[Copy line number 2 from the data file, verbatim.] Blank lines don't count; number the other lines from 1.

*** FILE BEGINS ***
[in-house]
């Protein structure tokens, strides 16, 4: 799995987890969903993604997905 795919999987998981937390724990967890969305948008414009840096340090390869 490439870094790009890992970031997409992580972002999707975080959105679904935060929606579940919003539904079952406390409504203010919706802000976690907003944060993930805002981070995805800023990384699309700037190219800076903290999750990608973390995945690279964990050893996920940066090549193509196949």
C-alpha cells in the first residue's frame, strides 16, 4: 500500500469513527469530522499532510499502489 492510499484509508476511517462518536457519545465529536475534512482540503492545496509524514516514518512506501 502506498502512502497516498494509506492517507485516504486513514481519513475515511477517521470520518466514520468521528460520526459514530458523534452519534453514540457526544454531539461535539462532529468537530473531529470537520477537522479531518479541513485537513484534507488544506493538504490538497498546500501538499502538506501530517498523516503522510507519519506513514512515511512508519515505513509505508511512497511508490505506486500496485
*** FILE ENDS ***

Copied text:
């Protein structure tokens, strides 16, 4: 799995987890969903993604997905 795919999987998981937390724990967890969305948008414009840096340090390869 490439870094790009890992970031997409992580972002999707975080959105679904935060929606579940919003539904079952406390409504203010919706802000976690907003944060993930805002981070995805800023990384699309700037190219800076903290999750990608973390995945690279964990050893996920940066090549193509196949």